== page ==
There are rumours that the King sired seven children, including five boys.
Henry, however, only officially acknowledged one. Henry Fitzroy was the son of Elizabeth ‘Bessie’ Blount, one of Catherine of Aragon’s ladies in waiting (the prefix ‘Fitz’ refers to illegitimate offspring while ‘roy’ is an anglicised version of ‘roi’, meaning ‘king’).
His exact birthdate is unknown as it was, for obvious reasons, hushed up, but it was sometime around June 1519. Six years later, as it became increasingly clear the King was having problems in the heir-department, Henry suddenly acknowledged young Fitzroy.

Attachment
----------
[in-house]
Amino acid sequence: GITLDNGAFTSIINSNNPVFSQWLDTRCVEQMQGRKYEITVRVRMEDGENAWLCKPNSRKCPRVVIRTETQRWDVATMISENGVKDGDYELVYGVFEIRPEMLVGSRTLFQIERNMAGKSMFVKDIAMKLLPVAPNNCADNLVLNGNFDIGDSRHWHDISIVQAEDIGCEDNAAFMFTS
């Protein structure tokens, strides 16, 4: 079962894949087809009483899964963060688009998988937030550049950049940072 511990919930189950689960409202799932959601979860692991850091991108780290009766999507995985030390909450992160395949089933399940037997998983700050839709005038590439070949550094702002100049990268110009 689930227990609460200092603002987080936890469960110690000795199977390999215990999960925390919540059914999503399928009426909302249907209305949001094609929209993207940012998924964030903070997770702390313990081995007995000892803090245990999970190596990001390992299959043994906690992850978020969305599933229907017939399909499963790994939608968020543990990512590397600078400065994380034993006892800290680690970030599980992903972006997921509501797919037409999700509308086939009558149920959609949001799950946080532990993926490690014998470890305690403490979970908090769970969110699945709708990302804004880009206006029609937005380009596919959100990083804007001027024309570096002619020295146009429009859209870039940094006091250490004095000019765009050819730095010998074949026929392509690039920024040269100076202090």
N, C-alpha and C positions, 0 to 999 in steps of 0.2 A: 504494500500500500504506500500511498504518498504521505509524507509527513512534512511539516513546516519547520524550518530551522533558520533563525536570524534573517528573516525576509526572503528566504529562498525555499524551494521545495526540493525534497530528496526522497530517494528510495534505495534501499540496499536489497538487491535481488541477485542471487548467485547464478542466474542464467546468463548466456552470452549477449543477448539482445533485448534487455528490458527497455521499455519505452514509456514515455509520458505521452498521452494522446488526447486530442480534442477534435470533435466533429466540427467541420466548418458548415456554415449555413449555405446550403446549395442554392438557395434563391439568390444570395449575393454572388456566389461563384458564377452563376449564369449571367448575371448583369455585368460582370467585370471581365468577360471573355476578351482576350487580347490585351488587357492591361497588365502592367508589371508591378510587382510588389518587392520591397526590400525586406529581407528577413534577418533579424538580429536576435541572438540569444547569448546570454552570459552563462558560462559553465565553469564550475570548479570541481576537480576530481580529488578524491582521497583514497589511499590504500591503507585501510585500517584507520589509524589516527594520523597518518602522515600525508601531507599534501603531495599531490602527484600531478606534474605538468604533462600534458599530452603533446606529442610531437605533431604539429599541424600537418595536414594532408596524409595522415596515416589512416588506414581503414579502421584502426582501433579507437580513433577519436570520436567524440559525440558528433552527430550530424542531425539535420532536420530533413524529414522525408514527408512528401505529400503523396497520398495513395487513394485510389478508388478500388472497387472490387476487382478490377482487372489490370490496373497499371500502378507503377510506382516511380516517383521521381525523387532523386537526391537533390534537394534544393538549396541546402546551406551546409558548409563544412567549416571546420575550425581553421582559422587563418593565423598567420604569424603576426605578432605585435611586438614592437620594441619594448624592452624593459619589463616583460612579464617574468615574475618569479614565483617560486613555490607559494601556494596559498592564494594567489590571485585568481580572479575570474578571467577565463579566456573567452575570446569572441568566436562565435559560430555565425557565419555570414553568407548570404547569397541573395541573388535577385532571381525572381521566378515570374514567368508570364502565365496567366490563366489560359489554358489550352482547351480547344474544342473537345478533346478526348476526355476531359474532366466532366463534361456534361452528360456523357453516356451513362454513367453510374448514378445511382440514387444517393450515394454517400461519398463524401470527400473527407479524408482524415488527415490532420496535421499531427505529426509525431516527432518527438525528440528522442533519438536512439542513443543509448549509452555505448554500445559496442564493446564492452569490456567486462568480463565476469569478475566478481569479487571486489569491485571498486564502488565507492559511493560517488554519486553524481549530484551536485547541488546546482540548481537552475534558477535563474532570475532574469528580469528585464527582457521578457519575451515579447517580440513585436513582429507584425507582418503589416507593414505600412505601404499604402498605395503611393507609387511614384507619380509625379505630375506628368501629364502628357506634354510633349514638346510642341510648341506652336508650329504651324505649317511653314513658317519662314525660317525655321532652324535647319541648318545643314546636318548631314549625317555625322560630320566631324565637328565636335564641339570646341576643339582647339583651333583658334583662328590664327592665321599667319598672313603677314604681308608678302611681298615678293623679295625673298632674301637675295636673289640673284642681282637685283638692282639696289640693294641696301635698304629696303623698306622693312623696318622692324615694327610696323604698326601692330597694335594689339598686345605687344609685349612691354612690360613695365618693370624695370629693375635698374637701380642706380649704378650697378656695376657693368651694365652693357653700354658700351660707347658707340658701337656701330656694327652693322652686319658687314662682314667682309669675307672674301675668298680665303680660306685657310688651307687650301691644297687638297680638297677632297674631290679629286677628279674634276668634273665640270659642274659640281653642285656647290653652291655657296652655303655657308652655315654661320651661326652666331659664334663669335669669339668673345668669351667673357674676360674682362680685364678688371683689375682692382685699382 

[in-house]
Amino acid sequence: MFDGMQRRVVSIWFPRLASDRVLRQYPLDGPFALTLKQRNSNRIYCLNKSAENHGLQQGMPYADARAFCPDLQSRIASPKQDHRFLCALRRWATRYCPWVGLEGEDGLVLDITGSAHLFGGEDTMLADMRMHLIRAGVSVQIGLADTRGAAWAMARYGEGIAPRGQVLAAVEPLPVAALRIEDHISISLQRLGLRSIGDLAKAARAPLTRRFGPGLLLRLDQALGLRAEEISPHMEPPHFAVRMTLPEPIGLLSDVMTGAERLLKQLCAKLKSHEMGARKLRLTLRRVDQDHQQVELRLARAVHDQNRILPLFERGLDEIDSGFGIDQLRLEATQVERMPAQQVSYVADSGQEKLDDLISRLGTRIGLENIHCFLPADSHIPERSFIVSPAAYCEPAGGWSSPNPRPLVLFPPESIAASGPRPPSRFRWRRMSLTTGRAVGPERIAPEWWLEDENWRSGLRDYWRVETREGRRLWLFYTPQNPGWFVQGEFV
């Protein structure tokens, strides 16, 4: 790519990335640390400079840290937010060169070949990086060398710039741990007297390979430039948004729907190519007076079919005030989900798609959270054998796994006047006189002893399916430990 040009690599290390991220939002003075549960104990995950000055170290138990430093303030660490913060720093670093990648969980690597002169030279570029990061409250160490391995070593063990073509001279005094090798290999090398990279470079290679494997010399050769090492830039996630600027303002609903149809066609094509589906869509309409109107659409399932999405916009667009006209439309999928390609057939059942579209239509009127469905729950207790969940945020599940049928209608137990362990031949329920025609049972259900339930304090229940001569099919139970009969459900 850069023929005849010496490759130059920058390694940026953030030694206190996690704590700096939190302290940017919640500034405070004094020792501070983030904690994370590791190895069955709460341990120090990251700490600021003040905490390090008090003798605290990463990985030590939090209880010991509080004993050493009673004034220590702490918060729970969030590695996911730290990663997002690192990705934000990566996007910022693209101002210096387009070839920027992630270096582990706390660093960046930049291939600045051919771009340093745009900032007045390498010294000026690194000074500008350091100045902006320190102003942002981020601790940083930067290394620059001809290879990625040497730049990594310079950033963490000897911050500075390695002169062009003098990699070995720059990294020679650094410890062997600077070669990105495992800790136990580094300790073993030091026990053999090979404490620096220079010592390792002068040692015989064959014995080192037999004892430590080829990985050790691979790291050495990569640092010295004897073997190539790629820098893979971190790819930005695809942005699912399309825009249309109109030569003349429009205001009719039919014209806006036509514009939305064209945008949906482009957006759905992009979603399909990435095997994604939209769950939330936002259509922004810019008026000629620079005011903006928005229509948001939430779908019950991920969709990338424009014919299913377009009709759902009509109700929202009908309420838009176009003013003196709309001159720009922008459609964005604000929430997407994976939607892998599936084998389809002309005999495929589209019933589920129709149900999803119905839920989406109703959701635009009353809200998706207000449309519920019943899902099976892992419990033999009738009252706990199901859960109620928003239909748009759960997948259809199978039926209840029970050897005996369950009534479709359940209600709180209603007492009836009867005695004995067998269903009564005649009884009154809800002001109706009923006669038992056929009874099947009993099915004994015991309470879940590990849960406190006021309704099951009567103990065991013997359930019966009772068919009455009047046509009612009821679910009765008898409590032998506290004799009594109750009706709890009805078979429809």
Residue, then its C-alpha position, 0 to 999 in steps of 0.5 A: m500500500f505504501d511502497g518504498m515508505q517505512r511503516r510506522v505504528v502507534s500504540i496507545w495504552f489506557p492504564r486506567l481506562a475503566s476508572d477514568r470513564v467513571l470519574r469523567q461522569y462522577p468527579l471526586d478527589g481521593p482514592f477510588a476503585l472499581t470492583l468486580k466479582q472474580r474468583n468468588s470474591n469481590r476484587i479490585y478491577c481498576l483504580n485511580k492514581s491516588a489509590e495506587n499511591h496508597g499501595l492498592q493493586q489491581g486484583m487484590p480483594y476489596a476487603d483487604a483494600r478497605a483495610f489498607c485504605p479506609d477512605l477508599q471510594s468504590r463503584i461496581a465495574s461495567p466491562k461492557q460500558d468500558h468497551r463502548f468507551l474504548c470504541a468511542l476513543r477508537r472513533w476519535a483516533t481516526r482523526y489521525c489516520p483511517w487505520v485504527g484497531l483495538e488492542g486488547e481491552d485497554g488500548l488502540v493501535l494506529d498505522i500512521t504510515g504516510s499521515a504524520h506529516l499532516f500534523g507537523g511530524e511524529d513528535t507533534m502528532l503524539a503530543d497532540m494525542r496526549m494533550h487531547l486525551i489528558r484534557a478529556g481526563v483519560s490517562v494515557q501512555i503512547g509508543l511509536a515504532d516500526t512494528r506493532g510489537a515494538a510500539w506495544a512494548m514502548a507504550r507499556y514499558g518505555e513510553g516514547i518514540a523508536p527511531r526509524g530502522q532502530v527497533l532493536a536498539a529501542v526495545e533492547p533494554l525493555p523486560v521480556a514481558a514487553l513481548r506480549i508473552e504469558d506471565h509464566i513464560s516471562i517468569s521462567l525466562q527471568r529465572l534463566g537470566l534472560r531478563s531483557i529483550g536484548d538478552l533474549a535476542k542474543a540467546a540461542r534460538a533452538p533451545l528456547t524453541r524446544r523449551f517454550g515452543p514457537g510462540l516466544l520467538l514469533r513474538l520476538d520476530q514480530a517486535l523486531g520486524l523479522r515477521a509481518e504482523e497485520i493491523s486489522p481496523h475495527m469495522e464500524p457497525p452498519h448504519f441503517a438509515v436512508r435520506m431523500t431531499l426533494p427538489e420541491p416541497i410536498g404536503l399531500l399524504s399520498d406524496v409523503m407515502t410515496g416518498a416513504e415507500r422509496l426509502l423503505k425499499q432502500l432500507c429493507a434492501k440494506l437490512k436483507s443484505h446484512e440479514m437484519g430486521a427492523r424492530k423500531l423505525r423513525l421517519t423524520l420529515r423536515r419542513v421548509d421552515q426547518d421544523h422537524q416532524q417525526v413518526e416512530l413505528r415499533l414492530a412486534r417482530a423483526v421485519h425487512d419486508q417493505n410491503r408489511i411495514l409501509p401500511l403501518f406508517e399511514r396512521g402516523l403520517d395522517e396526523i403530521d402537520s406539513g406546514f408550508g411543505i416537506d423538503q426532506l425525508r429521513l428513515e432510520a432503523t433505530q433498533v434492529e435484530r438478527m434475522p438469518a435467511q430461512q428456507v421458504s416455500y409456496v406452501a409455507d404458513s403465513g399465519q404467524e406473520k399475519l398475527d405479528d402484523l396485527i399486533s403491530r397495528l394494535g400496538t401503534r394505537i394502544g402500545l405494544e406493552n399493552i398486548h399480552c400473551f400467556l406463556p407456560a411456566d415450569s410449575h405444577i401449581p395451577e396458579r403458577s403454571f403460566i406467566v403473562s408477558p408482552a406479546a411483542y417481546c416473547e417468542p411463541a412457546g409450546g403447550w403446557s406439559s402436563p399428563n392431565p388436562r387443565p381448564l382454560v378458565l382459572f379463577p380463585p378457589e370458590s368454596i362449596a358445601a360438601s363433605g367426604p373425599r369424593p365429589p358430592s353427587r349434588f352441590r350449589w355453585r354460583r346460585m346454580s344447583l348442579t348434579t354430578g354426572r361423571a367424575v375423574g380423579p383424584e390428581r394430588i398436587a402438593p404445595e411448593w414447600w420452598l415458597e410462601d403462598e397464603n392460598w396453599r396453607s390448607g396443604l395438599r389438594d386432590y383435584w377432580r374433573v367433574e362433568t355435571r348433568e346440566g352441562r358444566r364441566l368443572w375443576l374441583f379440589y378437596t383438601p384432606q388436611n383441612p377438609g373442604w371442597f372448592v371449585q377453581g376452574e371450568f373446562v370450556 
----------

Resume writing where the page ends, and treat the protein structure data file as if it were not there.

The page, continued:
In an elaborate ceremony, Henry showered money and honours upon his son, including a double-dukedom (Richmond and Somerset). Suggestions the new Duke should be married to his older half-sister, Mary, shoehorning him to pole-position for the throne, came to nothing.
Any other cunning plans about his succession ended with Fitzroy’s early death in 1536, more than ten years before his father’s demise.
Answered by one of our Q&A experts, Sandra Lawrence. For more fascinating Q&A’s, pick up a copy of History Revealed.